This review has been hidden because it contains spoilers. To view it, click here. I'm recopying the ten theses from this book here: "1. Reconciliation is God's gift to the world. Healing of the world's deep brokenness does not begin with us and our actions, but with God and God's gift of new creation. 2. Reconciliation is not a theory, achievement, technique, or event. It is a journey. 3. The end toward which the journey of reconciliation leads is the shalom of God's new creation - a future not yet fully realized, but holistic in its transformation of the personal, social, and s I'm recopying the ten theses from this book here: "1. Reconciliation is God's gift to the world. Healing of the world's deep brokenness does not begin with us and our actions, but with God and God's gift of new creation. 2. Reconciliation is not a theory, achievement, technique, or event. It is a journey. 3. The end toward which the journey of reconciliation leads is the shalom of God's new creation - a future not yet fully realized, but holistic in its transformation of the personal, social, and structural dimensions of life. 4. The journey of reconciliation REQUIRES the discipline of lament (emphasis mine). 5. In a broken world, God is always planting seeds of hope, though often not in places we expect or even desire. 6. There is no reconciliation without memory, because there is no hope for a peaceful tomorrow that does not seriously engage both with the pain of the past and the call to forgive. 7. Reconciliation needs the church, but not as just another social agency or NGO. 8. The ministry of reconciliation requires and calls forth a specific type of leadership that is able to unite a deep vision with the concrete skills, virtues and habits necessary for the long and often lonesome journey of reconciliation. 9. There is no reconciliation without conversion, the constant journey with God into a future of new people and new loyalties. 10. Imagination and conversion are the very heart and soul of reconciliation." This book changed my life. Highly, highly recommended.

  14. 4 out of 5

    Gwen Daniels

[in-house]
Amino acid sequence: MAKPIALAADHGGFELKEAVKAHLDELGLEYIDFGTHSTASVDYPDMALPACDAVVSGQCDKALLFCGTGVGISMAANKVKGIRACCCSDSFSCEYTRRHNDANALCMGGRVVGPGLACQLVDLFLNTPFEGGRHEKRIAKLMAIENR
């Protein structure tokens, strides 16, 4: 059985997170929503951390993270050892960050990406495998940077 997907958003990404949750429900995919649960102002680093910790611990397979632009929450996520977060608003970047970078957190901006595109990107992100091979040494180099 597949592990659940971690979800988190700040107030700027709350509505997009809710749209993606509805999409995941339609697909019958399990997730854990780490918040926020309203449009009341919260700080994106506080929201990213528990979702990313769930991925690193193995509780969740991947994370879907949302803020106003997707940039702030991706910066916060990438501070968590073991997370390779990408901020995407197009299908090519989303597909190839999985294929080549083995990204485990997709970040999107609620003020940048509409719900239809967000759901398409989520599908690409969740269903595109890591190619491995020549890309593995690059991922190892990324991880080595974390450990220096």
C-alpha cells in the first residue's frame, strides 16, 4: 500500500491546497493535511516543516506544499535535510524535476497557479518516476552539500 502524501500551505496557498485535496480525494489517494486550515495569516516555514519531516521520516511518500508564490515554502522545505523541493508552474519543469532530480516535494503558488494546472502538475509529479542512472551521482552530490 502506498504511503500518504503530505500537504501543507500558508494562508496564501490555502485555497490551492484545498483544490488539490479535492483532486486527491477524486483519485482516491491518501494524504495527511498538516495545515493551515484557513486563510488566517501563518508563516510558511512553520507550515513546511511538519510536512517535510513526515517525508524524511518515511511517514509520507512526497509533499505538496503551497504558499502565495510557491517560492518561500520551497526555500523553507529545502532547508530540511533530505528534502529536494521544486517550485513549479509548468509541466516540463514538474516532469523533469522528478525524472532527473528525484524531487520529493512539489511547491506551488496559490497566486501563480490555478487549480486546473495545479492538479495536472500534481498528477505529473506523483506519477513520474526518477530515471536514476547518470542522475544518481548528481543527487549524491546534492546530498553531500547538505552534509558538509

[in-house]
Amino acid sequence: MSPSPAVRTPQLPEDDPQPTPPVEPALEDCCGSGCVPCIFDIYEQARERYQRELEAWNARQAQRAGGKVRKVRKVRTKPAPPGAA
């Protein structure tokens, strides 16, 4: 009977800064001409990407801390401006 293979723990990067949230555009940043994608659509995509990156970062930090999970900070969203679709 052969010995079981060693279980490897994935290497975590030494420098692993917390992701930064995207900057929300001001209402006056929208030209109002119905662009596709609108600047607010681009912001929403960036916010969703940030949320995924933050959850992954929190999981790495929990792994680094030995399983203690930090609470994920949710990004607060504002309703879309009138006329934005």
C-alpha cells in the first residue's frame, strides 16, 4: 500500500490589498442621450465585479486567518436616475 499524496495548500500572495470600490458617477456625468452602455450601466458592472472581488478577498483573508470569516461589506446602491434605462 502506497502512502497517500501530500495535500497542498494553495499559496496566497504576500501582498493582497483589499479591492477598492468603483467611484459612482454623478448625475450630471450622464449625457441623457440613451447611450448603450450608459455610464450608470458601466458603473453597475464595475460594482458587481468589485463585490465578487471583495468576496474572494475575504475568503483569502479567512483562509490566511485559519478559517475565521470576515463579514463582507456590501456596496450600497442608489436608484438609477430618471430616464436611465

In today’s broken world, we often equate reconciliation with peacemaking, extinguishing fires or calling for a truce between communities or individuals at odds. Even well-meaning Christians are satisfied by short-term efforts or volunteerism that creates a temporary calm. In their book Reconciling All Things, Emmanuel Katongole and Chris Rice share a Biblical vision of reconciliation that brings the world closer to God. Katongole and Rice ground reconciliation in the Creation story. In the beginni In today’s broken world, we often equate reconciliation with peacemaking, extinguishing fires or calling for a truce between communities or individuals at odds. Even well-meaning Christians are satisfied by short-term efforts or volunteerism that creates a temporary calm. In their book Reconciling All Things, Emmanuel Katongole and Chris Rice share a Biblical vision of reconciliation that brings the world closer to God. Katongole and Rice ground reconciliation in the Creation story. In the beginning, God created a heavenly kingdom on earth—a gift eroded by Adam and Eve’s desire for more power of their own. (See Genesis 3, where Adam and Eve eat the forbidden fruit to become like God.) When we, like Adam and Eve, “live by a posture of seizing and grabbing in an attempt to be in control of our destinies, we lose the gifts of harmony and peace” (46). For reconciliation across divided lines, we must recognize that lasting peace comes from the Lord. Like many reviewers, I especially appreciated the chapter on lament. When we see the world’s brokenness, we should stop in our tracks with a desperate cry to the Lord, acknowledging wrong cannot be righted without His divine intervention. (Katongole and Rice also share three practical steps to engage in lament, all of which will take me beyond my comfort zone!) At the same time, we should find hope in even the smallest examples of relationships transformed by the power of God.